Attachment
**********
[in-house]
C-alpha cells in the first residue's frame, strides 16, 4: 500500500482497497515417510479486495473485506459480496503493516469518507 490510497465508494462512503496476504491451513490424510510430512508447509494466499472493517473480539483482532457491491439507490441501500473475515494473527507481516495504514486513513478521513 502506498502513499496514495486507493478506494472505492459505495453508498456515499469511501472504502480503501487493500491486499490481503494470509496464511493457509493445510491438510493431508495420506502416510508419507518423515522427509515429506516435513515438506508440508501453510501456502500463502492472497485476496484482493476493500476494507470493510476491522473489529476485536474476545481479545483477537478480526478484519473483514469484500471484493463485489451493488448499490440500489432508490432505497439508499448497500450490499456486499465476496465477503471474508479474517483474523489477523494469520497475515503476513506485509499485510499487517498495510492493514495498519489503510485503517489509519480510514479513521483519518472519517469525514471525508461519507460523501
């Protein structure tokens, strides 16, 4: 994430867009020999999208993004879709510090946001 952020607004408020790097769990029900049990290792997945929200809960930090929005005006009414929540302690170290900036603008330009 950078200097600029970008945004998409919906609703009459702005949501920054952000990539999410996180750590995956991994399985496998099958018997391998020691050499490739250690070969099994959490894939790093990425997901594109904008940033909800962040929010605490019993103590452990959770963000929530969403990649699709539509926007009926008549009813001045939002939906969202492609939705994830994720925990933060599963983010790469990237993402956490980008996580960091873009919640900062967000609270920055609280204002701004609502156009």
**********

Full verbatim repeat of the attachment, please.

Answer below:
[in-house]
C-alpha cells in the first residue's frame, strides 16, 4: 500500500482497497515417510479486495473485506459480496503493516469518507 490510497465508494462512503496476504491451513490424510510430512508447509494466499472493517473480539483482532457491491439507490441501500473475515494473527507481516495504514486513513478521513 502506498502513499496514495486507493478506494472505492459505495453508498456515499469511501472504502480503501487493500491486499490481503494470509496464511493457509493445510491438510493431508495420506502416510508419507518423515522427509515429506516435513515438506508440508501453510501456502500463502492472497485476496484482493476493500476494507470493510476491522473489529476485536474476545481479545483477537478480526478484519473483514469484500471484493463485489451493488448499490440500489432508490432505497439508499448497500450490499456486499465476496465477503471474508479474517483474523489477523494469520497475515503476513506485509499485510499487517498495510492493514495498519489503510485503517489509519480510514479513521483519518472519517469525514471525508461519507460523501
């Protein structure tokens, strides 16, 4: 994430867009020999999208993004879709510090946001 952020607004408020790097769990029900049990290792997945929200809960930090929005005006009414929540302690170290900036603008330009 950078200097600029970008945004998409919906609703009459702005949501920054952000990539999410996180750590995956991994399985496998099958018997391998020691050499490739250690070969099994959490894939790093990425997901594109904008940033909800962040929010605490019993103590452990959770963000929530969403990649699709539509926007009926008549009813001045939002939906969202492609939705994830994720925990933060599963983010790469990237993402956490980008996580960091873009919640900062967000609270920055609280204002701004609502156009």